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PENSIONS

What foreign residents need to know about Denmark’s pension rules

Denmark has different types of pension schemes and knowing which ones are beneficial to you as a foreign worker can be complicated. We spoke to an international pensions expert to break down the pros, cons and taxes of having a pension in Denmark.

Silhouette of elderly couple sitting in the sunset
Most pensions in Denmark are subject to Danish tax. Photo by Harli Marten on Unsplash
There are three types of pension in Denmark: State pensions, labour market pensions and individual pensions.

State pension (folkepension)

The folkepension is state-provided and not related to your employment. It consists of a basic element (grundbeløb), which everybody gets, and a supplement (pensionstillæg), which is adjusted according to whether you live alone or with a spouse or partner. You can also get other supplements depending on your health and income.

To qualify for the basic state-sponsored folkepension, you must have a permanent address in Denmark, have lived in Denmark for at least three years between your 15th birthday and retirement age, and be a Danish citizen.

If you are not a Danish citizen, however, you still qualify for this pension if you have lived in Denmark for at least 10 years between the age of 15 and retirement age. Citizens of EU and EEA countries and Switzerland, as well as the United Kingdom, qualify without Danish citizenship, as do some refugees.

You can only claim the full retirement pension if you have lived in Denmark for 40 years between the age of 15 and retirement age. Otherwise you get a partial pension.

State pension age

Because of a 2017 law change, the age at which you can retire and take out a folkepension depends on when you were born and the age has been gradually raised between 2019 and 2022. If you are born after 1967 the state pension age is now 69.

You can see the relevant breakdown of retirement ages here.

State pension per month before tax in 2022 is 14,019 kroner for a single person and 10,347 kroner for someone who is married or cohabiting. 

ATP (Arbejdsmarkedets Tillægspension)

ATP pensions are a supplementary labour market pension scheme which nearly everyone in Denmark pays into. Deductions are automatically taken out of your pay check – you can see them on your pay slips. 

You only pay a third of your ATP pension contribution while working – you employer pays the other two thirds.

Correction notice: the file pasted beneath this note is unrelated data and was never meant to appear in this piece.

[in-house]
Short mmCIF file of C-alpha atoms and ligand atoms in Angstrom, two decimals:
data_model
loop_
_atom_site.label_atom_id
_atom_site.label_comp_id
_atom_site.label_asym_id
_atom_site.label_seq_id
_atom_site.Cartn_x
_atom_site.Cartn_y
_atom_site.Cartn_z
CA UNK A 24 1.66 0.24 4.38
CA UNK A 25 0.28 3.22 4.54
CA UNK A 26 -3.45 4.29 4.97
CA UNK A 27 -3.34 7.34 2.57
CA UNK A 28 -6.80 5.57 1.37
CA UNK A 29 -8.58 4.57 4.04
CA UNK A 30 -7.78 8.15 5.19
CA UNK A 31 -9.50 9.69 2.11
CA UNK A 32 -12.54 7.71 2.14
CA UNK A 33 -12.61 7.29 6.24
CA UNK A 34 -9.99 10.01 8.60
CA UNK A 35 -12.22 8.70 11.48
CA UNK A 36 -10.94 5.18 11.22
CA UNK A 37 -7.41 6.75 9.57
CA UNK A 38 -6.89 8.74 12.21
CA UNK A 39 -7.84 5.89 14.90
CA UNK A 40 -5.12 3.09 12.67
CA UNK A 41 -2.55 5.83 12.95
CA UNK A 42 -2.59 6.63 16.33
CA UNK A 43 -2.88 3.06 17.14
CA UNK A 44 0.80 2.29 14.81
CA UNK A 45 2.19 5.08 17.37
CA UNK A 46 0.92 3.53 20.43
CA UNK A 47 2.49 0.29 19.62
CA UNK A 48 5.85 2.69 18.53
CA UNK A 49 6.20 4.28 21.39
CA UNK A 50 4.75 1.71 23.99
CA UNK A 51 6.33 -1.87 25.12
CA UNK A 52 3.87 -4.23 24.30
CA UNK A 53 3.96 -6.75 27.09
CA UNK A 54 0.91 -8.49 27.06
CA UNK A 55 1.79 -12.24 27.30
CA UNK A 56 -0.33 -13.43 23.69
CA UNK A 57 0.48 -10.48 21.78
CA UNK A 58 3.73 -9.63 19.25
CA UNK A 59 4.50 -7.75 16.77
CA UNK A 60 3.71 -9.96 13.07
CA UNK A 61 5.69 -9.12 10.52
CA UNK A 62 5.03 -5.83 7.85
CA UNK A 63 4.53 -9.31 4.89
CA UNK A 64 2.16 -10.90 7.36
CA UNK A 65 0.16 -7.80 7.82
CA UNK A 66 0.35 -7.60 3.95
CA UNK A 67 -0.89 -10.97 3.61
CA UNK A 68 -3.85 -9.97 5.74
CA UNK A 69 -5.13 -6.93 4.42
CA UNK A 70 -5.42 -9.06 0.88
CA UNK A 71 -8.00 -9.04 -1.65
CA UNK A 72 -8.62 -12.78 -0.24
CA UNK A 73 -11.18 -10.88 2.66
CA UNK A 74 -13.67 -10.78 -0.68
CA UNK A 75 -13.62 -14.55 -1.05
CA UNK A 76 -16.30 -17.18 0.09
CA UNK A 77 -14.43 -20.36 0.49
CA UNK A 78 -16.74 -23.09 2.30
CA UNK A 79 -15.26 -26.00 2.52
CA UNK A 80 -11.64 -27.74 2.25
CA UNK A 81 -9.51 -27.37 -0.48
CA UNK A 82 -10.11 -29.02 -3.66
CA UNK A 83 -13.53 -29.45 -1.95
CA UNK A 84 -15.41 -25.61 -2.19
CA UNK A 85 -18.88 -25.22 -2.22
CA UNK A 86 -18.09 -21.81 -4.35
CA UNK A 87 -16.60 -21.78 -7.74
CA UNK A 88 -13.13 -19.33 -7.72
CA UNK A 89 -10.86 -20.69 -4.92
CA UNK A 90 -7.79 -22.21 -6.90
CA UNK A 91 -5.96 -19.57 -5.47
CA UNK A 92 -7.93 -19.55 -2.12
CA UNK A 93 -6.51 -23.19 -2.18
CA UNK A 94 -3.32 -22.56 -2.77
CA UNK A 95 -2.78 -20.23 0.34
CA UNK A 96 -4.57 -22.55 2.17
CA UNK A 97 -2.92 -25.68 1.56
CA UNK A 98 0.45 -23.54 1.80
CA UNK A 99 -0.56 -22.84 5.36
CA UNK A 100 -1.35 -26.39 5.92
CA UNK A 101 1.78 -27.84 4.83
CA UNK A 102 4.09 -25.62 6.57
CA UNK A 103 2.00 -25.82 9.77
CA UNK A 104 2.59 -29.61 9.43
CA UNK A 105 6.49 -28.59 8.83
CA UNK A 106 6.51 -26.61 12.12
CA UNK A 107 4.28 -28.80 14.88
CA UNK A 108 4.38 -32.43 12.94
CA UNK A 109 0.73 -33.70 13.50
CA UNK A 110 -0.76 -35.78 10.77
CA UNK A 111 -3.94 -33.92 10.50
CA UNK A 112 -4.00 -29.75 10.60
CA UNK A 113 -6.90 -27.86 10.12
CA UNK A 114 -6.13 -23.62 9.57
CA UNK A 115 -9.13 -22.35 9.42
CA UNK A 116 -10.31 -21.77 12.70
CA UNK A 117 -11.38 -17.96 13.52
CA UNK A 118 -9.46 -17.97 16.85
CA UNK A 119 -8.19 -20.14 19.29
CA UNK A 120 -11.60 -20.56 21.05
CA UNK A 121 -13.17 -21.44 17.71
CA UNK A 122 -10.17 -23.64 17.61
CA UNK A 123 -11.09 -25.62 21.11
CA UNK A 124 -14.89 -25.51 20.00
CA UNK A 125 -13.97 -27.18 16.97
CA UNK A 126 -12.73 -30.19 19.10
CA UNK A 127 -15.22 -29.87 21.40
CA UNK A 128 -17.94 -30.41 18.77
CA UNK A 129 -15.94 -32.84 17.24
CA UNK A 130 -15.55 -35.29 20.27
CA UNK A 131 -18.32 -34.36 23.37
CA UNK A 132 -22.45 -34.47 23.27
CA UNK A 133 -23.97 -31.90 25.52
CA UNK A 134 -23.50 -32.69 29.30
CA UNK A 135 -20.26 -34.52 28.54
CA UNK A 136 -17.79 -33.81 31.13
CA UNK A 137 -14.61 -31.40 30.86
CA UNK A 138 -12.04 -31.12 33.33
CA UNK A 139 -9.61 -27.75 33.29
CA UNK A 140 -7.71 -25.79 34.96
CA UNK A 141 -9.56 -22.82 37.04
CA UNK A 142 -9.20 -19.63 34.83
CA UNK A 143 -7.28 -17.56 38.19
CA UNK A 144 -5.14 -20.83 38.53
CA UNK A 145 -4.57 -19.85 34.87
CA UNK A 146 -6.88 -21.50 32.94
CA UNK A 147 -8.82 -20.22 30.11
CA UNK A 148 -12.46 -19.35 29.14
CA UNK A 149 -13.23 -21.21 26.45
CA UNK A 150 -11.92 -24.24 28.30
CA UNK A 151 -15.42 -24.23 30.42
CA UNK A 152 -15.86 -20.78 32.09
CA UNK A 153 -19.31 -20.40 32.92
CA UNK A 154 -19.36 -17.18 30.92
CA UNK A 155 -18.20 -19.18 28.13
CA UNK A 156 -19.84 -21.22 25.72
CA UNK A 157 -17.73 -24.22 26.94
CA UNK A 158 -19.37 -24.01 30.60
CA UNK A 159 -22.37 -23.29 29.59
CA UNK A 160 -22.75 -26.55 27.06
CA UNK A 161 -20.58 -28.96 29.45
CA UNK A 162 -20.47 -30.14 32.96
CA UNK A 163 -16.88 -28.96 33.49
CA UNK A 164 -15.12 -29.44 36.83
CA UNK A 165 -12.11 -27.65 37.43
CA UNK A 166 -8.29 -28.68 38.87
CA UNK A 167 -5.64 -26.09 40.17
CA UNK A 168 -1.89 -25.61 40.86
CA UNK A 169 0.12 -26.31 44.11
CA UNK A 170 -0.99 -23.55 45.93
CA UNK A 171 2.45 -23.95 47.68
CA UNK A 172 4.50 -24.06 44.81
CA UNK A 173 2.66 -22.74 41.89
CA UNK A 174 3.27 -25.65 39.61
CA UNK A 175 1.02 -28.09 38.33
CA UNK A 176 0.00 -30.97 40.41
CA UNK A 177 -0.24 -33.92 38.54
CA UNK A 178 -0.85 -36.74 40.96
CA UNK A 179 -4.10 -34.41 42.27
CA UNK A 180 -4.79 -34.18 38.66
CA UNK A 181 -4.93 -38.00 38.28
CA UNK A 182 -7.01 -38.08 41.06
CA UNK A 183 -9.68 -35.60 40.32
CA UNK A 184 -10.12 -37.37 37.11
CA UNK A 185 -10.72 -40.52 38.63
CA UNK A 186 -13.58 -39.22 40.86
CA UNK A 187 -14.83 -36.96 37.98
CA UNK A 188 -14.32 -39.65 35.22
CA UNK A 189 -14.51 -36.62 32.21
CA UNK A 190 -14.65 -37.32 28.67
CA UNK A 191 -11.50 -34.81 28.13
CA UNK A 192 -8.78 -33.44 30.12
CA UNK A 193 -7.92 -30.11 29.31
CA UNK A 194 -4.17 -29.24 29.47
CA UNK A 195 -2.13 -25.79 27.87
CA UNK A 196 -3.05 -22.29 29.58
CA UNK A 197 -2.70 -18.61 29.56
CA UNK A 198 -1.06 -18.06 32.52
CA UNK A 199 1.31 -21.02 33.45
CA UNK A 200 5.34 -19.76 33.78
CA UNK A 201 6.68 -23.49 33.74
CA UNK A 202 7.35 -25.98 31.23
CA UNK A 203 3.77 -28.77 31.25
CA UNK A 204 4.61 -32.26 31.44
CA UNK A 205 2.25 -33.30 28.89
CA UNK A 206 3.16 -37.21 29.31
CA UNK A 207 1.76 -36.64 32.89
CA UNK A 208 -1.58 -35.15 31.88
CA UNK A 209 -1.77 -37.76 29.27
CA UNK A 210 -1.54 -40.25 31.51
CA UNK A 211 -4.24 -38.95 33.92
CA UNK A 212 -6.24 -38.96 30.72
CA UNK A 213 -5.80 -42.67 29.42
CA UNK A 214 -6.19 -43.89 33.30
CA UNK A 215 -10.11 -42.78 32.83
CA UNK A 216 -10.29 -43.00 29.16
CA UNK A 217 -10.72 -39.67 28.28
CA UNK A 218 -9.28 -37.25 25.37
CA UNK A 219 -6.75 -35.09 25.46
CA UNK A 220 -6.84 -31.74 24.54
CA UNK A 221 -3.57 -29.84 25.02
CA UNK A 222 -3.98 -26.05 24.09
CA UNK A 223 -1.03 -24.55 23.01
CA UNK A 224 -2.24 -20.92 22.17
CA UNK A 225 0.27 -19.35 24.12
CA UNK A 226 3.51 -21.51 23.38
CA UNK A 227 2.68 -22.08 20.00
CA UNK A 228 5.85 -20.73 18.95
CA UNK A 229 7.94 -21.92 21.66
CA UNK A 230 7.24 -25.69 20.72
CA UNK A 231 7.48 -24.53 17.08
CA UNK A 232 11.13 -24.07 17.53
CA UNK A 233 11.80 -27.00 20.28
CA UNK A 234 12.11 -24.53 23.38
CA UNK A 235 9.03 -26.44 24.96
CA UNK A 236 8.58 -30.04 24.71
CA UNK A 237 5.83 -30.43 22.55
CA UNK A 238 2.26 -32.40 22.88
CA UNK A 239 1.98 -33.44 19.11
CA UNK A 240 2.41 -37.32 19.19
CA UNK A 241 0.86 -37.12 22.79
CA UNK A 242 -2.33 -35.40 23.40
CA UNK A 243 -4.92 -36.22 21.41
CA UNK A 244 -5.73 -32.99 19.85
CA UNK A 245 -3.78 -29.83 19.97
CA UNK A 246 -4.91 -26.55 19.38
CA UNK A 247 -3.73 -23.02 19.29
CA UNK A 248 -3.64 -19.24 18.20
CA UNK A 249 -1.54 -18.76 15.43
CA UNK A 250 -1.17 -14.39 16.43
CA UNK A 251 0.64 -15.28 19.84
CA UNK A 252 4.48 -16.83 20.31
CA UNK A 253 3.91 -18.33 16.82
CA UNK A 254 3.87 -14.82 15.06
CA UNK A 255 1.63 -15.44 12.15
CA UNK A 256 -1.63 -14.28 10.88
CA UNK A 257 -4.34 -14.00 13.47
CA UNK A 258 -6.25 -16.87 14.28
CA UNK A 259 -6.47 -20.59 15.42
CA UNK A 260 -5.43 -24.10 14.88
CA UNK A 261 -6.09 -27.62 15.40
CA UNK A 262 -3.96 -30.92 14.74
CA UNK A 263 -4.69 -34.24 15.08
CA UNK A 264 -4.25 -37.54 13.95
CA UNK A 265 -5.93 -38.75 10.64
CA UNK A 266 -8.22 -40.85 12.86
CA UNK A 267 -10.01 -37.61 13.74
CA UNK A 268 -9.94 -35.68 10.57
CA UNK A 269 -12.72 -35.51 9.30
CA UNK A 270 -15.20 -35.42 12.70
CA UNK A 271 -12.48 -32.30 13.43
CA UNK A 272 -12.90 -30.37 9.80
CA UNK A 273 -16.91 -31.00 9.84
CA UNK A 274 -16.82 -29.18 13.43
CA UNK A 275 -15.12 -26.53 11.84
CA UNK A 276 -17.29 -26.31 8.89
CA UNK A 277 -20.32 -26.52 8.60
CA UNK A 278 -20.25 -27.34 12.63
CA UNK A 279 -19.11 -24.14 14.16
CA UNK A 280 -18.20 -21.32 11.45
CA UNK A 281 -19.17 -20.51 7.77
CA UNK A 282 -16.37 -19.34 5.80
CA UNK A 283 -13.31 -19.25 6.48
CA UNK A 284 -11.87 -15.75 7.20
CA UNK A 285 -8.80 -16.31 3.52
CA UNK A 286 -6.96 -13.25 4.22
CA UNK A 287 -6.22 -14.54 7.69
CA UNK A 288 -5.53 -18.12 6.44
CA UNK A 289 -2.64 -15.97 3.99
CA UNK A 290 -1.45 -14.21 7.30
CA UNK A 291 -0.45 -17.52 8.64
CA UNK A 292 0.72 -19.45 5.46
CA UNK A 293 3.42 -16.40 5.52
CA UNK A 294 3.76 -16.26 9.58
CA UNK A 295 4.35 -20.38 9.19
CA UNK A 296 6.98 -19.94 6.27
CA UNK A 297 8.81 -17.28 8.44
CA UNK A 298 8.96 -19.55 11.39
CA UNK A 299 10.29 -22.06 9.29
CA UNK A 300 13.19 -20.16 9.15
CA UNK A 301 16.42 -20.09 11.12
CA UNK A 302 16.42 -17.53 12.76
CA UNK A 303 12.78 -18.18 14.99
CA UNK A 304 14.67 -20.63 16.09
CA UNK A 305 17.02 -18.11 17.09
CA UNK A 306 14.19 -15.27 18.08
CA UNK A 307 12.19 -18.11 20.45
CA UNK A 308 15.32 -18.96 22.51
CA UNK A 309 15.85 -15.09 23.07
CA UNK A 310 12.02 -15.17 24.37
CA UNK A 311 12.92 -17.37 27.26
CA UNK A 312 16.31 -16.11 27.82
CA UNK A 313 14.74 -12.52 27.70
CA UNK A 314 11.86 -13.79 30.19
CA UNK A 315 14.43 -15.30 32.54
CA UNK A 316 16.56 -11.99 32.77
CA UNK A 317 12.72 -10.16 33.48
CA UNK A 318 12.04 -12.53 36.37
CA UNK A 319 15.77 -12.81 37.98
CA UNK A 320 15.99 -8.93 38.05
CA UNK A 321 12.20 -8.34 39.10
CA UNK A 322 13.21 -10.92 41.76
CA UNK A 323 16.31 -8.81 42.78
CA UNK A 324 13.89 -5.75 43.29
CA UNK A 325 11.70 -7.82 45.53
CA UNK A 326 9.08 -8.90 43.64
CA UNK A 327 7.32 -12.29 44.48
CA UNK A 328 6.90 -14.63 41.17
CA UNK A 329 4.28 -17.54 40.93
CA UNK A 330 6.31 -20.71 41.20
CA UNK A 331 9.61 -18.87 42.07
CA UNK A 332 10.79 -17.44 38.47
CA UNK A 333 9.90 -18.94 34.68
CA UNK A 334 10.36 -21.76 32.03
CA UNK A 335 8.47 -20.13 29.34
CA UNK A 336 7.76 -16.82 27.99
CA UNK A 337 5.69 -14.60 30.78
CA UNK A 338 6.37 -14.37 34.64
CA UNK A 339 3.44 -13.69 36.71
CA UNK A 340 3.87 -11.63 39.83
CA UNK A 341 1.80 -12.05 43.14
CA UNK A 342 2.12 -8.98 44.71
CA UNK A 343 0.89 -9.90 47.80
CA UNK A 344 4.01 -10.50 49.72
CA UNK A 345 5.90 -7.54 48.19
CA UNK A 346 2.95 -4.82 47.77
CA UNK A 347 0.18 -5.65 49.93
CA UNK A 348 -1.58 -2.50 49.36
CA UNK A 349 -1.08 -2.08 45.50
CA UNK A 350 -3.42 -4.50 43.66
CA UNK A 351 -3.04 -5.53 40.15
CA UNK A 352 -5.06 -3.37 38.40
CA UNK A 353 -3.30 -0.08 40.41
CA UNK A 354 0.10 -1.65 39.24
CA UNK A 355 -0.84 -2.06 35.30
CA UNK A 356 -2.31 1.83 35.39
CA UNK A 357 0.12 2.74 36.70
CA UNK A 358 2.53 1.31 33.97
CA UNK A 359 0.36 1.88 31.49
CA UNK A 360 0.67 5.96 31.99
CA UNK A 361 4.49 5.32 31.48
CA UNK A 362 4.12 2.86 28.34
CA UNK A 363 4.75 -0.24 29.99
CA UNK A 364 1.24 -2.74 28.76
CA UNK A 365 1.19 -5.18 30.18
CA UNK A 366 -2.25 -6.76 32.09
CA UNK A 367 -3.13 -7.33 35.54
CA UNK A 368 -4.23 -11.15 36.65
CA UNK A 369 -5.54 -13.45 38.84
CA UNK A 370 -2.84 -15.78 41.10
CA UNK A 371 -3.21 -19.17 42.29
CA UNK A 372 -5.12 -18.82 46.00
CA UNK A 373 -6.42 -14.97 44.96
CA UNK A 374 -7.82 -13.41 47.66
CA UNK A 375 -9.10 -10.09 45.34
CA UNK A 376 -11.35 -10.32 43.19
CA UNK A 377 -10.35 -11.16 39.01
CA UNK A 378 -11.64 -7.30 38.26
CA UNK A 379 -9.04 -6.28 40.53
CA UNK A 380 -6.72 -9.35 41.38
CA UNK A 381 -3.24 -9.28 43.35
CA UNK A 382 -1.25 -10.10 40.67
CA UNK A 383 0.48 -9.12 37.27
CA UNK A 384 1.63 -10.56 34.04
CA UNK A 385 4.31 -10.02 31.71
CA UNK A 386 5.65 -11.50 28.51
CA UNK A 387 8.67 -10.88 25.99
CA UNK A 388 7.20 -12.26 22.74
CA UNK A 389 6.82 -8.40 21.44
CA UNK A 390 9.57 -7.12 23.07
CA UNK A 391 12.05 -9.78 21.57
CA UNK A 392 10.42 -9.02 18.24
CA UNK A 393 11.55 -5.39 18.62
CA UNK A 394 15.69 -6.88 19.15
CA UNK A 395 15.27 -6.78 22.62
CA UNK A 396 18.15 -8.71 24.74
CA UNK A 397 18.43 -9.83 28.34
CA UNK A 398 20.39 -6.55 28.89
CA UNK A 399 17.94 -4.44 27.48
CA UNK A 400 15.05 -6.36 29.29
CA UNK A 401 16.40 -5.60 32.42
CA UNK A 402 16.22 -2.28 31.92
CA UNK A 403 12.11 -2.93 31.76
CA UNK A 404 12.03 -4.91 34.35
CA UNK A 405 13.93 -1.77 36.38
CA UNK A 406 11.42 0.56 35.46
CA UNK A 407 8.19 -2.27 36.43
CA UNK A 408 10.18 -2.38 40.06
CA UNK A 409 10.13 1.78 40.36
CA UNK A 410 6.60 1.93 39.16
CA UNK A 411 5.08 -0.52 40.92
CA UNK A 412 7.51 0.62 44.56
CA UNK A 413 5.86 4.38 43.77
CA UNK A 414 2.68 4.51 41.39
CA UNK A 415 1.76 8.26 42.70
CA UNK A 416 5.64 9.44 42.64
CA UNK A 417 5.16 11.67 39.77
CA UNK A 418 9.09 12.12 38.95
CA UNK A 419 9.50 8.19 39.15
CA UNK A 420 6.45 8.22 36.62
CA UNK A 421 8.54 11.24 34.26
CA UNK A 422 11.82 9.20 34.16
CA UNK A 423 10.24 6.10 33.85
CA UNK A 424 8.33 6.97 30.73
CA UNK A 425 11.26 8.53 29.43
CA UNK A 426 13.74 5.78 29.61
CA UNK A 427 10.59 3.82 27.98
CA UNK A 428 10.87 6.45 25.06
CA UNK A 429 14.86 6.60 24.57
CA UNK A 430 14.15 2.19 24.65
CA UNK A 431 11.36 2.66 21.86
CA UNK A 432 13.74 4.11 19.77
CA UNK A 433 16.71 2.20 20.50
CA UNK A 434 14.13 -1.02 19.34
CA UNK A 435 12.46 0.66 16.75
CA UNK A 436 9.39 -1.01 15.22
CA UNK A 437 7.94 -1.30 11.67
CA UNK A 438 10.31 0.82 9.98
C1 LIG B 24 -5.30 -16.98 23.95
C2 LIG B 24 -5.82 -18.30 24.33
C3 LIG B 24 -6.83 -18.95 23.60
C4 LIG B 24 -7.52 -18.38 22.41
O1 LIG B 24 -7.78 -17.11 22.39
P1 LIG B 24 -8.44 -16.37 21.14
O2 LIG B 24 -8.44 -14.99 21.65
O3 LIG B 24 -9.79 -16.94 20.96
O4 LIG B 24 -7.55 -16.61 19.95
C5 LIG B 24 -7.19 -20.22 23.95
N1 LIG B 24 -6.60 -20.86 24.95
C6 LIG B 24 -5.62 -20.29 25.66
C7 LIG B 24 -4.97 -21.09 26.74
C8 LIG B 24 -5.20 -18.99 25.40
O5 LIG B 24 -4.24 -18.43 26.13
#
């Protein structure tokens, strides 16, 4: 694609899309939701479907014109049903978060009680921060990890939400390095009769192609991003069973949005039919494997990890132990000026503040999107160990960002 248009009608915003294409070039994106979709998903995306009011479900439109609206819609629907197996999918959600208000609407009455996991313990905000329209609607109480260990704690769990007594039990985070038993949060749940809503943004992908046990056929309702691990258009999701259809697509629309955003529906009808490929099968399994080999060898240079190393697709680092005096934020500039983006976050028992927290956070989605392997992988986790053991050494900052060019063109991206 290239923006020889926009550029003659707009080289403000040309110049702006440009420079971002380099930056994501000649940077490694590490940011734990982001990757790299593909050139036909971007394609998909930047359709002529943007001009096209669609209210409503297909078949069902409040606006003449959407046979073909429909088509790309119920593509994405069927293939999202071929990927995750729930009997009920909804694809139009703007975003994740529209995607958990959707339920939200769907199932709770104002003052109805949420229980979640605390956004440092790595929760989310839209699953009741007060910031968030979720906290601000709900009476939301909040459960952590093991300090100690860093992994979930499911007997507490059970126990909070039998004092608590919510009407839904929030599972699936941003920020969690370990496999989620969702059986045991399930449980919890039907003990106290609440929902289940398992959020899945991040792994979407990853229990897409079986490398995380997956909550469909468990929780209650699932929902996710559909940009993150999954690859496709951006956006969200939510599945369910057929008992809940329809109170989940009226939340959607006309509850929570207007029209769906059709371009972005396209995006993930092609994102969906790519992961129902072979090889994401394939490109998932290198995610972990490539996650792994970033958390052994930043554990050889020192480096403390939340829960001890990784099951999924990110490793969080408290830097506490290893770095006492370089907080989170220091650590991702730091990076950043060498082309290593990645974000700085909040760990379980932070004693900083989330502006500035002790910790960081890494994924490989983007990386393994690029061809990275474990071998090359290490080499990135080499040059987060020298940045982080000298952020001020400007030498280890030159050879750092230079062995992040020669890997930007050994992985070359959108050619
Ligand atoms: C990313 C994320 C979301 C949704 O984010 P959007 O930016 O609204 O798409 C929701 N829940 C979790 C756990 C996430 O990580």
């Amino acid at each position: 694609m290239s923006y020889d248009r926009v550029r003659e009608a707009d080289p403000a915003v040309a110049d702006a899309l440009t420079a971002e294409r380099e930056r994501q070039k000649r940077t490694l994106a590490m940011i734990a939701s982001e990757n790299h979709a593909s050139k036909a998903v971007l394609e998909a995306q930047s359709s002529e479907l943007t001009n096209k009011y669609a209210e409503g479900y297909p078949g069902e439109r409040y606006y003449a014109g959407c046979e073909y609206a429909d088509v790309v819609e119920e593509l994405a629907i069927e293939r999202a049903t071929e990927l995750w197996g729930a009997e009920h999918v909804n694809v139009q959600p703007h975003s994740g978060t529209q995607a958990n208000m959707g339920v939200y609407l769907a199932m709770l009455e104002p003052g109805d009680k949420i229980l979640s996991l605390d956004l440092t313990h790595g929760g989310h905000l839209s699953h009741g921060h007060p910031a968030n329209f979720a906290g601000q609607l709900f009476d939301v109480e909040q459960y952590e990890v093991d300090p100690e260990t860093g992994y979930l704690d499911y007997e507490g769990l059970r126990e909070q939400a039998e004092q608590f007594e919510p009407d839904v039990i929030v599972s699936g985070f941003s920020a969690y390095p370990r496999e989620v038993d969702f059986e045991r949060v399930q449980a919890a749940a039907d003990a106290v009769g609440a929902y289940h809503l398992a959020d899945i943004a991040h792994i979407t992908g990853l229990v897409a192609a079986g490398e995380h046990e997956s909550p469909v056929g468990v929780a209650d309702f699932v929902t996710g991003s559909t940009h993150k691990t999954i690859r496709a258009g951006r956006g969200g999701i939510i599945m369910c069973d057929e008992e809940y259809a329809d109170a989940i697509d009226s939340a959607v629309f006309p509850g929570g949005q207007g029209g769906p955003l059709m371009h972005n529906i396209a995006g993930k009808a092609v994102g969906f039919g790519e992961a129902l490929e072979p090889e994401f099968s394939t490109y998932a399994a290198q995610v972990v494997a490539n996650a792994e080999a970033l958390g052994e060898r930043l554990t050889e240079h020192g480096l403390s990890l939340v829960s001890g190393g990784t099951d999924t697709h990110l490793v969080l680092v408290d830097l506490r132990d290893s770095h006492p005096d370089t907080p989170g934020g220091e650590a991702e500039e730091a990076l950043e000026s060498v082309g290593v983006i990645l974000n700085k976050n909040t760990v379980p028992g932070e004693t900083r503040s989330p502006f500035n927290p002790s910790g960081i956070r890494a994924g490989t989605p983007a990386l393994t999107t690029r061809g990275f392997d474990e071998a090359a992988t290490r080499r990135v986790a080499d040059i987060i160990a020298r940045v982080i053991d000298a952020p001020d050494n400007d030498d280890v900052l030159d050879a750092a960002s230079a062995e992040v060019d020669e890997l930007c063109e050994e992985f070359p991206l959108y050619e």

You can read in detail (in Danish) about tariffs, deductions and other factors which determine the ATP pension payout here.

You can check how much ATP pension you can expect to receive at any time by logging into to your account via borger.dk.

Private or individual pension

Anyone in Denmark can join a private pension scheme, and if your company offers a private pension programme, then you will also see line items on your pay slips for employer and employee contributions. 

What happens if you leave Denmark with a pension fund?
 
State pension
In order to be entitled to full Danish state pension, you need to have resided in Denmark for 40 years between your 15th birthday and retirement age. If you have lived in Denmark for less than this time, you will receive a proportion of the Danish pension.
 
Denmark has arrangements with certain countries, which means you can still receive your Danish state pension if you move to a country either within or outside the EU. However there may be other requirements, depending which country you are retiring in, which can be found here.

If you live in an EU/EEA country, Switzerland, the USA, India, the Philippines or South Korea, you can be paid the full pension including all the supplements. But if you live outside these countries you can only be paid the basic pension without supplements. There is a guide to applying here.

Pension tax 

If you retire abroad, the payments from your Danish pension scheme, both state and private will be subject to Danish taxation. Pensions are taxed at the Danish income tax rate, which is 37 percent if you earn under 500,000 kroner and 52 percent if you earn over 500,000 kroner.
 
“According to almost every double tax agreement entered by Denmark, Denmark has the taxation right to Danish private pension schemes,” Michael Thomsen, pension expert at Danes Worldwide told The Local.

 
“The country you’re residing in has the right to tax that pension as well. But due to the the double taxation rule, they have to take into consideration the tax already paid in Denmark. Normally this is higher than most other countries, so it may not trigger a second tax deduction in the country of retirement,” Thomsen explained.
 
“Currently there are only three countries where you can take up residence and have a Danish pension scheme paid out without being subject to Danish tax: Malaysia, Australia and Romania. You will have to pay the tax rates of those countries but not of Denmark,” Thomsen said.
 
If you want to transfer your ATP pension fund abroad before retirement age, it is “near or less impossible” Thomsen says, as you get a deduction on your ATP pension as an employee and don’t pay tax on employee pension contributions. If you manage to transfer your ATP fund, you will be subject to 60 percent tax, which is the same for taking out the pension early.
 
However it is not a problem to get payments from a Danish ATP pension if you are of retirement age and abroad, it is just subject to tax.